Jsb Diablo Exact Jumbo Express .22 Cal 14.3 Grains Domed 250Ct
JSB Diablo Jumbo Express pellets, .22 caliber


Trigger performance of the Hammerli 850 AirMagnum tested by HAM was really excellent. Pull weight was rock-steady at just 1 lb 0oz, yet the gun was safe at that very light pull weight and would NOT discharge accidentally (we tested that!). Trigger pull was very smooth and consistent, although the second stage will be missed if the trigger is “snatched” when shooting.

Yes, we’d prefer a metal blade instead of the plastic one on the 850, but you can say that’s a personal preference.

The 850 AirMagnum uses a cock-on-opening bolt action that’s easy to manage. Unlike many break barrel, spring (or gas ram) air rifles, this means that the 850 can be shot all day without strain and is easy for younger, or less strong shooters to manage. The bolt action also means that this airgun operates just like a firearm, for the most part, and that’s a big attraction for many shooters – particularly those moving to airguns from a firearms background.

Hammerli 850 air rifle test review HAM

Above, bolt open, no clip in place, safety on. Below, clip in place, bolt closed, safety on.

Hammerli 850 air rifle test review HAM

With this type of cock on opening action, you’d expect the forward travel of the bolt to be smooth as butter. But the 850’s bolt is surprisingly rough and balky on the closing stroke. Maybe this would smooth out with use, maybe a little more lubrication would help. There’s nothing actually “wrong” with this action, it’s just that we expected it to be smoother. Regular users probably get used to it and don’t think twice…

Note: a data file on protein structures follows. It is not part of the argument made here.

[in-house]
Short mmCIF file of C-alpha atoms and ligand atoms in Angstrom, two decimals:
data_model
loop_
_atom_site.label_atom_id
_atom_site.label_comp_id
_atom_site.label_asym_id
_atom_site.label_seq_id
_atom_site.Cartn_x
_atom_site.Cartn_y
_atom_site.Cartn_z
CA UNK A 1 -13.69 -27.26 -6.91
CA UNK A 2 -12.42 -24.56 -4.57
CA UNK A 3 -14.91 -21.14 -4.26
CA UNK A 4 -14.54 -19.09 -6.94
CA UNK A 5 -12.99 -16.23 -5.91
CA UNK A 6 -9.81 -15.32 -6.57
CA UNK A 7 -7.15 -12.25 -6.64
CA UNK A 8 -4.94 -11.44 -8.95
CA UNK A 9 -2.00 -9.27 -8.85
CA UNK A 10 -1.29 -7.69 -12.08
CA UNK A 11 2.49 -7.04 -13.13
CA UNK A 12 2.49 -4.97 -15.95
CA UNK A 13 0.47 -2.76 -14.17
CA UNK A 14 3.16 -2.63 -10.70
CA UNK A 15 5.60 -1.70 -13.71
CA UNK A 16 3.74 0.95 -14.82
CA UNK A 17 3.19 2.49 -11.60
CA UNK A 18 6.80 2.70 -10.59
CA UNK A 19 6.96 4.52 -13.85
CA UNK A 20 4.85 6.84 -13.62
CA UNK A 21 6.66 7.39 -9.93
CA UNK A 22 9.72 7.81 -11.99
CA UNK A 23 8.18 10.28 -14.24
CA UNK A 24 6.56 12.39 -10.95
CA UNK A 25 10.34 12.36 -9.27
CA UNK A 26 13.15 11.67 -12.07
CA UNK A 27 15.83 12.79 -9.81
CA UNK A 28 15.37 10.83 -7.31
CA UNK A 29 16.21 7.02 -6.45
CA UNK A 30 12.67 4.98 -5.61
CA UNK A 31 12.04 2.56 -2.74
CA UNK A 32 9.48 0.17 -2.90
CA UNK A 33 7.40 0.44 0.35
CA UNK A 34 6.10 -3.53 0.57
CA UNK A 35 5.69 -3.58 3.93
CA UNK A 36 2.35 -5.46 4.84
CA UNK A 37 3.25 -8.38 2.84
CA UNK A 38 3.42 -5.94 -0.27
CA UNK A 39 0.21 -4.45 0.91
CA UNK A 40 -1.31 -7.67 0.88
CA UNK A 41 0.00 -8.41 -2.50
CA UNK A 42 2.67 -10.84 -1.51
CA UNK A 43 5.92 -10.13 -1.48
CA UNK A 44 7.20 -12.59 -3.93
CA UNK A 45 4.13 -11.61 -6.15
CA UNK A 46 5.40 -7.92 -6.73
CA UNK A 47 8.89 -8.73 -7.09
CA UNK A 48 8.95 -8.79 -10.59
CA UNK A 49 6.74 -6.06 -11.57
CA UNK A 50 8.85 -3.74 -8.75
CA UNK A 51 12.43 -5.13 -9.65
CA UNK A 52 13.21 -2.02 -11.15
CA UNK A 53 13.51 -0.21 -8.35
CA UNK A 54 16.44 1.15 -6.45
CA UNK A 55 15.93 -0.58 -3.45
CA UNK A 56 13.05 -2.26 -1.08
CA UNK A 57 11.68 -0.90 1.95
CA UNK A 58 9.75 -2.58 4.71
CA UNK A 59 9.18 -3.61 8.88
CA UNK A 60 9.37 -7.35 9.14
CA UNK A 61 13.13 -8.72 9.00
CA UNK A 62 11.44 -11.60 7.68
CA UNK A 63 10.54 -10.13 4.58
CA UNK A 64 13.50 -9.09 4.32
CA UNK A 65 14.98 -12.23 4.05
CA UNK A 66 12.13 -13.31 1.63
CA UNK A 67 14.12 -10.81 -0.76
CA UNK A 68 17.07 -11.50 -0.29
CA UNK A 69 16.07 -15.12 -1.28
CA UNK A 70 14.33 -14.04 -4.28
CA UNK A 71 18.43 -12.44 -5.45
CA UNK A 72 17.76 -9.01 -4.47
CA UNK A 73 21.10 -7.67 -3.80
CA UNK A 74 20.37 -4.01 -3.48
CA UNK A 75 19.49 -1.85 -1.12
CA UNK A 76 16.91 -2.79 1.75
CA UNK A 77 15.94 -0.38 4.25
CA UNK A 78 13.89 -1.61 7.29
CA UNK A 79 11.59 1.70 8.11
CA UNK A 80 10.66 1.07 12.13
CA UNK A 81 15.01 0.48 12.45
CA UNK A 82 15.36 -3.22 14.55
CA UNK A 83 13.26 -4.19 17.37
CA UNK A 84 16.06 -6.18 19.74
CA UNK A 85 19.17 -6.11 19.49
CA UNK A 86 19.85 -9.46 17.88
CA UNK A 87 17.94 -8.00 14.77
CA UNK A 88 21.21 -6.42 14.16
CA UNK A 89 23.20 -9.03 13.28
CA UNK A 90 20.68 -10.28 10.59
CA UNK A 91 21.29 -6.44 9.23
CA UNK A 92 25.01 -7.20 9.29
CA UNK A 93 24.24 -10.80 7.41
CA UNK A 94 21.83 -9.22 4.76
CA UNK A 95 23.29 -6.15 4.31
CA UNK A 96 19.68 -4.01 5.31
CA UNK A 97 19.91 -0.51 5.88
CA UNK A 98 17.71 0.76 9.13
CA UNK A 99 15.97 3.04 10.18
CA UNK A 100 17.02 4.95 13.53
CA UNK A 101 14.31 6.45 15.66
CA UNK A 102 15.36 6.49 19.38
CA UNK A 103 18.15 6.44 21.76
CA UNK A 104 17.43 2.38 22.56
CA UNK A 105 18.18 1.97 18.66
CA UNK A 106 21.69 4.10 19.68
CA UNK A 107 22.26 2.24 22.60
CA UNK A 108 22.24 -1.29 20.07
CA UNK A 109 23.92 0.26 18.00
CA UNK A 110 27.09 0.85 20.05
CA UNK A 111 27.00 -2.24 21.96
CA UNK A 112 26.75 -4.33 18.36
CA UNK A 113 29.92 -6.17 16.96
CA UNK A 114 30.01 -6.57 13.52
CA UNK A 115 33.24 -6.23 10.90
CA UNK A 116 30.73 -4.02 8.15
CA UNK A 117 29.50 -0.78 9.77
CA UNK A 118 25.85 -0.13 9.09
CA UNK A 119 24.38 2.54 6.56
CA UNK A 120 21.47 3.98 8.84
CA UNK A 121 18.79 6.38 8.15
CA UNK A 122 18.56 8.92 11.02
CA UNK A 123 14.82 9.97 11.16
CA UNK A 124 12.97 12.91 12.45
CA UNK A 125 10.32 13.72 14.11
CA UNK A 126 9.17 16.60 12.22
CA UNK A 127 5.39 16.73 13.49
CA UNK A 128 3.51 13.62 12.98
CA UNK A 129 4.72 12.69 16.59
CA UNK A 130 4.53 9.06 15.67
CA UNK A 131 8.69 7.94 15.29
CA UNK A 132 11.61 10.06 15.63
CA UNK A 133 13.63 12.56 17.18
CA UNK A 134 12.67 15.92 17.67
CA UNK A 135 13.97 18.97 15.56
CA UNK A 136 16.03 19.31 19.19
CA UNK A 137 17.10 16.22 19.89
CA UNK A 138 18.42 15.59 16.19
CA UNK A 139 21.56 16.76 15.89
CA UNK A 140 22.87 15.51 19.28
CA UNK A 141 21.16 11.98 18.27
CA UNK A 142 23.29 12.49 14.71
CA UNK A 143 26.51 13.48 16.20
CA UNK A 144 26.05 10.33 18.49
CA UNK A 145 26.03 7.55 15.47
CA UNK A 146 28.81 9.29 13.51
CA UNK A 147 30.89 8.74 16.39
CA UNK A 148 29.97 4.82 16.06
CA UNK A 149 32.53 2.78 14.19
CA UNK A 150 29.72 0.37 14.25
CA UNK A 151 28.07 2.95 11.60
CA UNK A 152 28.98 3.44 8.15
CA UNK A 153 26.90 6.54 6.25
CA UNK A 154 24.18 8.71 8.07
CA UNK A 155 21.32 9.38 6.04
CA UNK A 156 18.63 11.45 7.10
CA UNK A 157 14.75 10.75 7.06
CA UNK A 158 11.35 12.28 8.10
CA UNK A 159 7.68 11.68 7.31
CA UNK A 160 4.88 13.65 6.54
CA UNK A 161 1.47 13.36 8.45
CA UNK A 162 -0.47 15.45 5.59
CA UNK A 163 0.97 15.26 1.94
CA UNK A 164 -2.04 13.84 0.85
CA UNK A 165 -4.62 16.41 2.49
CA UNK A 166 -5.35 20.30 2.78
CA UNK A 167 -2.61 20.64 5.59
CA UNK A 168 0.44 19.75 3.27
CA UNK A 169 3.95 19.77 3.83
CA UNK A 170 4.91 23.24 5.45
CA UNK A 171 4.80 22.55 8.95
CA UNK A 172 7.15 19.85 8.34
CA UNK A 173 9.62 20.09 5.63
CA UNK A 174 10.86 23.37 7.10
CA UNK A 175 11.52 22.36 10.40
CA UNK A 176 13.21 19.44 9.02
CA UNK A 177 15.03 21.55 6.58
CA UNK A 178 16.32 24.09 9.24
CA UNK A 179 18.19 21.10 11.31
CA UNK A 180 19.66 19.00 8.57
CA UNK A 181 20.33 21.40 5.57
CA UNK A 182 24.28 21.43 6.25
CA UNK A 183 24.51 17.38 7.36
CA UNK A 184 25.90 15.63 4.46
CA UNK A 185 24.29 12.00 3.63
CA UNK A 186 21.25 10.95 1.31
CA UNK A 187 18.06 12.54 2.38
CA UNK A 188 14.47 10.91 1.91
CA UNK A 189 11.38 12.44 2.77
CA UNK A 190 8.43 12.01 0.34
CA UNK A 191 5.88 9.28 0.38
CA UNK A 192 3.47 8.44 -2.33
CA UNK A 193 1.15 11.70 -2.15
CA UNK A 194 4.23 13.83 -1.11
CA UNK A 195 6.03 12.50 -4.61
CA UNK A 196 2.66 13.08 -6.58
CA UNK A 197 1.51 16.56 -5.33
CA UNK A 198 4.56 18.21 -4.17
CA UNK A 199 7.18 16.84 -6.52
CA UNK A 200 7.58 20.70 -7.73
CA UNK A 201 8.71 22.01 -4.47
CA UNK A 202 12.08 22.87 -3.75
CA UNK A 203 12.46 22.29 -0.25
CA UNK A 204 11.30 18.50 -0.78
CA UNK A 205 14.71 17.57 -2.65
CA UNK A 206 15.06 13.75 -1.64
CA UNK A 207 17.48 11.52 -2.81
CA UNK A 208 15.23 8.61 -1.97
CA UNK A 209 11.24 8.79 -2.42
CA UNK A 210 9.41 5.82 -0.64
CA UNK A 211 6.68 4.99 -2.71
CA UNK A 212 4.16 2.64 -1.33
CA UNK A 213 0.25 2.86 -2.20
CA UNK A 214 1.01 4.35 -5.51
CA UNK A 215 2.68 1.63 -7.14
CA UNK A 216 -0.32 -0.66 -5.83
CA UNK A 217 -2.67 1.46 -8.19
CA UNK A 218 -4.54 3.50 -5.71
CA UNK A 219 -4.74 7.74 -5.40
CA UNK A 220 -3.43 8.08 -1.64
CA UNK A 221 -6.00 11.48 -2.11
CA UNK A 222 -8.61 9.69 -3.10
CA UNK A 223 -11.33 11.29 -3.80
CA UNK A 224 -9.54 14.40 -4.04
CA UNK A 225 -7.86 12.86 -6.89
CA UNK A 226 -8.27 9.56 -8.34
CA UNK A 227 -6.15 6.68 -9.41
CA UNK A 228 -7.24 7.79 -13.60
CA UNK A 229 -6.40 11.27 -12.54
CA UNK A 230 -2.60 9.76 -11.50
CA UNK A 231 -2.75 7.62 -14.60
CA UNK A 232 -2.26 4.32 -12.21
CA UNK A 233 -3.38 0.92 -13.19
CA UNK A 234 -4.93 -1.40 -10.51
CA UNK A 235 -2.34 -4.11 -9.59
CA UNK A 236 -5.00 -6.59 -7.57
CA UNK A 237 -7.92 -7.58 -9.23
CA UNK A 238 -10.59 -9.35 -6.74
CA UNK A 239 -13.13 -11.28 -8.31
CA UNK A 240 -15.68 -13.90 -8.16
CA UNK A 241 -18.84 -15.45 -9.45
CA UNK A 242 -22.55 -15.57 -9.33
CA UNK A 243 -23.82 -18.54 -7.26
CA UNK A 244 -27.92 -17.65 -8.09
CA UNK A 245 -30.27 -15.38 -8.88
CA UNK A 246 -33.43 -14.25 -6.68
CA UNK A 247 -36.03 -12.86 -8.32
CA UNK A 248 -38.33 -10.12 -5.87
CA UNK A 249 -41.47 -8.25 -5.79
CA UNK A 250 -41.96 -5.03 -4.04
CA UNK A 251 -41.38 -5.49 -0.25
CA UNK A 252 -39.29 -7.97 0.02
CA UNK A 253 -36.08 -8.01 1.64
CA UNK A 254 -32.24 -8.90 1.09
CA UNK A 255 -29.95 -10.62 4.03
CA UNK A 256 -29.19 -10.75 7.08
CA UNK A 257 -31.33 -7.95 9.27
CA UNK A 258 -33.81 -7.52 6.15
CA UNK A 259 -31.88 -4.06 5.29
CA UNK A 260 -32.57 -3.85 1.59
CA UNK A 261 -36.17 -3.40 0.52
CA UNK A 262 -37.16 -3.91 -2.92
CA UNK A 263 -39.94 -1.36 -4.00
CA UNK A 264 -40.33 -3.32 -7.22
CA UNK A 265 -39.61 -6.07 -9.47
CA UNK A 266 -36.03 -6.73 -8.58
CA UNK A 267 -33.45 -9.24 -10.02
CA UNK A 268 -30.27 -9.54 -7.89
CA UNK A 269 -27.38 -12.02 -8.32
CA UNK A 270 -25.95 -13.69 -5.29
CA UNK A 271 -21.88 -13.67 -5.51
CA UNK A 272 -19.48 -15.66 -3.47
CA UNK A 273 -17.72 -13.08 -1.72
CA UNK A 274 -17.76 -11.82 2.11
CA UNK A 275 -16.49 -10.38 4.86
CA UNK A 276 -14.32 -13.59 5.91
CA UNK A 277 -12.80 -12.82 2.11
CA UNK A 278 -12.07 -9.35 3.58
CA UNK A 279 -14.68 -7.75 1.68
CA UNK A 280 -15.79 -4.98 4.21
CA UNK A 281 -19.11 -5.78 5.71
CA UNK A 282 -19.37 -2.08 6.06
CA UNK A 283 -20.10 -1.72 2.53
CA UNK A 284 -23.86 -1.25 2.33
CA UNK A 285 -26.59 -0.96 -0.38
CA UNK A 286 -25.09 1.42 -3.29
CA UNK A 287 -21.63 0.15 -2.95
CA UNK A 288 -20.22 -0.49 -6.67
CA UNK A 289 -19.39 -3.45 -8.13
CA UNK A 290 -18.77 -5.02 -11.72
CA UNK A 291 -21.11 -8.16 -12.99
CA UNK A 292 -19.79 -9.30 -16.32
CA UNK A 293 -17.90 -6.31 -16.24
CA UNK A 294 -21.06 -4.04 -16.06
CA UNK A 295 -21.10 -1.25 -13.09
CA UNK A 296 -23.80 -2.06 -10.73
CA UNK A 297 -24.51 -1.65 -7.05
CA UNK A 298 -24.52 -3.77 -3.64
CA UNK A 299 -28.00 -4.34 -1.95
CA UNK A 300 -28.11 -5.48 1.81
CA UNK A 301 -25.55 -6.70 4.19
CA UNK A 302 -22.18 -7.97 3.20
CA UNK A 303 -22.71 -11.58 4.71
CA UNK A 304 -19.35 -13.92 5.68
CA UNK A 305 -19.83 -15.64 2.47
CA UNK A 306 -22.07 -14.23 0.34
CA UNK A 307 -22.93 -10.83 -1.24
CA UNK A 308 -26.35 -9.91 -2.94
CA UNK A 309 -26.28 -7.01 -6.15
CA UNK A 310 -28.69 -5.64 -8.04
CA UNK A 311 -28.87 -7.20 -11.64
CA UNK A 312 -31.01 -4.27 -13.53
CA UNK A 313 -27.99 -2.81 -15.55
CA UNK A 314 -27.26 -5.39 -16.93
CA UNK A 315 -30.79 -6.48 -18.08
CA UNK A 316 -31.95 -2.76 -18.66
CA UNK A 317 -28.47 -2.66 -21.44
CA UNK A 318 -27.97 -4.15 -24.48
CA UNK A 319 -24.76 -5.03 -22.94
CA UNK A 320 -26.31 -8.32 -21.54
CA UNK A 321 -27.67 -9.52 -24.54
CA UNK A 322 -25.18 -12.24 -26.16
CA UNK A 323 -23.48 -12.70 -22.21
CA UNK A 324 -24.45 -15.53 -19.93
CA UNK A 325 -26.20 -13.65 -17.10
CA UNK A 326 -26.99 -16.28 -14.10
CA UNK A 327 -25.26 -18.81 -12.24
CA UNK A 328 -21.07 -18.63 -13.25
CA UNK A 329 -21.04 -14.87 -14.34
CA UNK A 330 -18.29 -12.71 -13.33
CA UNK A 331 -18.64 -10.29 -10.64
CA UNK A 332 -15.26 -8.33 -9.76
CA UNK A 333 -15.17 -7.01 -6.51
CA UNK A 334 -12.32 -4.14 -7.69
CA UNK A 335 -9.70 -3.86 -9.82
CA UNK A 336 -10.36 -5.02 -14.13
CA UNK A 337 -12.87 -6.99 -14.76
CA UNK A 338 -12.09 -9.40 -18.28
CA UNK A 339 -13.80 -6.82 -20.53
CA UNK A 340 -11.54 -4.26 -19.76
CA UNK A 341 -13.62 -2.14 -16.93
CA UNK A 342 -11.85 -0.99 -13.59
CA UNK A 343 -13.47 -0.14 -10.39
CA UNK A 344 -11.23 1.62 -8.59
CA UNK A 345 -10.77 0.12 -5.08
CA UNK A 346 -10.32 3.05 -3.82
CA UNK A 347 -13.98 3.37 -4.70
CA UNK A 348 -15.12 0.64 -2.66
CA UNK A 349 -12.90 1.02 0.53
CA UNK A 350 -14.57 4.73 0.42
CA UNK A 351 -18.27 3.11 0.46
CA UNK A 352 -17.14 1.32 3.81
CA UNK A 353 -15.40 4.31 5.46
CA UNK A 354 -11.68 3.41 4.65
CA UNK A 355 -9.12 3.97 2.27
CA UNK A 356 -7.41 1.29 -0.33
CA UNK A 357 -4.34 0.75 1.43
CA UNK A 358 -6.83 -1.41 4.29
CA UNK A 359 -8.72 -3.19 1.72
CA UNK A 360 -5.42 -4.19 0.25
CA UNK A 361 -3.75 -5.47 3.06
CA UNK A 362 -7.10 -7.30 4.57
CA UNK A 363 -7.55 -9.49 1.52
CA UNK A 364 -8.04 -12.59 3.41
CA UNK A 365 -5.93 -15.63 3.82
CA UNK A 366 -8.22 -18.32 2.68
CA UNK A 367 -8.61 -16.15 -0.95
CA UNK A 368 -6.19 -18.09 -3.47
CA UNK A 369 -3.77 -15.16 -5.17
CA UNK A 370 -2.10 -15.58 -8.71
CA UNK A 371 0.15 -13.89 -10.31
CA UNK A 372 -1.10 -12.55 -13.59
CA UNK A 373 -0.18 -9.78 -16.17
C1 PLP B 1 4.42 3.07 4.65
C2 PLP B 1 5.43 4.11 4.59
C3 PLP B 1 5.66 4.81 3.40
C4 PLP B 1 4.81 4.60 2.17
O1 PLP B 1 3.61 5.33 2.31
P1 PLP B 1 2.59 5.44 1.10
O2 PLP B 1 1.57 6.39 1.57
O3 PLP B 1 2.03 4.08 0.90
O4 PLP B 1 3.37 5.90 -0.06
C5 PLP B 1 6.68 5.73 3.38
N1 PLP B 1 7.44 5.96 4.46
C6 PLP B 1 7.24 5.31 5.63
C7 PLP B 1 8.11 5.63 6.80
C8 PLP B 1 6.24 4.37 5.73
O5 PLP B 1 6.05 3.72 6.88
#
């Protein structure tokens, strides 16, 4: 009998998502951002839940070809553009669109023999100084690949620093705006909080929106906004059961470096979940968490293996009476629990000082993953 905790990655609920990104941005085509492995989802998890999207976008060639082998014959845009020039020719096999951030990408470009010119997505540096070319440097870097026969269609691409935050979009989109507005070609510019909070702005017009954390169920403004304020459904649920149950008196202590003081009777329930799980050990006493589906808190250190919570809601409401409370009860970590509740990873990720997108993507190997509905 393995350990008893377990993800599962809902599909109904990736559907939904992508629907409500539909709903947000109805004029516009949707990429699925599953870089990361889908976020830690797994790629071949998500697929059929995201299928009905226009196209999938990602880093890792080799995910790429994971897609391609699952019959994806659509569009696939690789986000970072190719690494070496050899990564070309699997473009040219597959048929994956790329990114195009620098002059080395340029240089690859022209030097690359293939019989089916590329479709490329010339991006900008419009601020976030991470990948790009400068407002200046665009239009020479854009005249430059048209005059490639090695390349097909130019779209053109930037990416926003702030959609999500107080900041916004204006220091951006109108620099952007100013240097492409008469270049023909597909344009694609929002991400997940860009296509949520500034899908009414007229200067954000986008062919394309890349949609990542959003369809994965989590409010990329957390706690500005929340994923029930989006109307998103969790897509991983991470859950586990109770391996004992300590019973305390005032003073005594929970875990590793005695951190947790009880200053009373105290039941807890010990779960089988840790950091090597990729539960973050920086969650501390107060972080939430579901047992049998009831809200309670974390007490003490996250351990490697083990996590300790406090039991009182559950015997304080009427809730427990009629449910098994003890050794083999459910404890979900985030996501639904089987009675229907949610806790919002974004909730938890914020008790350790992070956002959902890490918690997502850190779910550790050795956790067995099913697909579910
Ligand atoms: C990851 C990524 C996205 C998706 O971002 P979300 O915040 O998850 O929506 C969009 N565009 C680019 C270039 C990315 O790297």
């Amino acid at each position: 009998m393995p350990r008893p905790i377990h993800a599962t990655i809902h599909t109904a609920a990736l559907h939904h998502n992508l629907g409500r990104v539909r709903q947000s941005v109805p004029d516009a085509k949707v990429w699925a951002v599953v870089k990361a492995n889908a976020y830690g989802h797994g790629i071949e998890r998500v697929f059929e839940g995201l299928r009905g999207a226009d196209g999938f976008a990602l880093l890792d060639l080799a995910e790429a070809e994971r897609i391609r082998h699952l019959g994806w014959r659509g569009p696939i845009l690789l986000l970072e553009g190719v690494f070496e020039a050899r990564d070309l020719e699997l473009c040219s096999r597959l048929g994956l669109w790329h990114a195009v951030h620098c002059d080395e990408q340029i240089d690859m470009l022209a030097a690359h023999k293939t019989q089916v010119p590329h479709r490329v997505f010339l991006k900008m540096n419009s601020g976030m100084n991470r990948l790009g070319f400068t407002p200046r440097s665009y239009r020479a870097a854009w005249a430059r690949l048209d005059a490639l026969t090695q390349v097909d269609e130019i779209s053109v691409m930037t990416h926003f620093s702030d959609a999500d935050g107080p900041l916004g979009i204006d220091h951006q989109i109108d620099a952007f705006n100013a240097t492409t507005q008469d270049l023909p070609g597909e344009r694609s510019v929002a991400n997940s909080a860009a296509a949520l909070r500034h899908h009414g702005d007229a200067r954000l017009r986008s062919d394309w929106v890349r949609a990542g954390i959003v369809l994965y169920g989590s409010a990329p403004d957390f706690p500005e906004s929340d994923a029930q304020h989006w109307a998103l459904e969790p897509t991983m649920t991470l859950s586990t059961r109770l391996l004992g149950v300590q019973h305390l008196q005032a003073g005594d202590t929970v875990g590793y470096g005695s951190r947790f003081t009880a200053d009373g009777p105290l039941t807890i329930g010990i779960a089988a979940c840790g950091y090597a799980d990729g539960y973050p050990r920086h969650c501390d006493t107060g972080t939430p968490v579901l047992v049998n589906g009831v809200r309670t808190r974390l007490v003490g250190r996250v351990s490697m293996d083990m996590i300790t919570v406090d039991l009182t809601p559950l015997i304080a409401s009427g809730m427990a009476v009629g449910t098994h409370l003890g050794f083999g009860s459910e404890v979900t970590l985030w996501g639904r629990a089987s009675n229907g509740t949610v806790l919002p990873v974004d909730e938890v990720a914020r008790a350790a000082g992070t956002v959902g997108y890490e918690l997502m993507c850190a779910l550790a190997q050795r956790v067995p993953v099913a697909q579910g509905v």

Umarex claims a muzzle velocity of 655 fps with lead pellets for the Hammerli 850 AirMagnum. Surprisingly, this figure is not given with a corresponding temperature, given the variability caused by temperature changes.

At any rate, it’s clear that the 850 HAM tested matches the manufacturer’s claims exactly at 75 degrees F when using RWS Hobby pellets. As we’ve seen, it exceeds the velocity claim at any temperature above 75 degrees F with the same pellet type.

Trigger pull weight is claimed as 2.5 lbs. The test gun beat that significantly!

Umarex claims that up to 200 shots can be fired from one 88 gram CO2 cylinder. This is probably true, however, HAM testing showed that around 160 strong, full power shots is a more realistic expectation, particularly if shooting at longer ranges, or firing fast – as the bolt action encourages you to do. Yes, more shots are available, but the muzzle velocity will drop and shots “string” down the target as the CO2 in the 88g cylinder is used. This, of course, is inherent with all CO2-powered airguns and is not a strike against the Hammerli 850 AirMagnum as such.


The Hammerli 850 AirMagnum gave good consistency for accuracy with all the HAM test pellets – as has already been noted.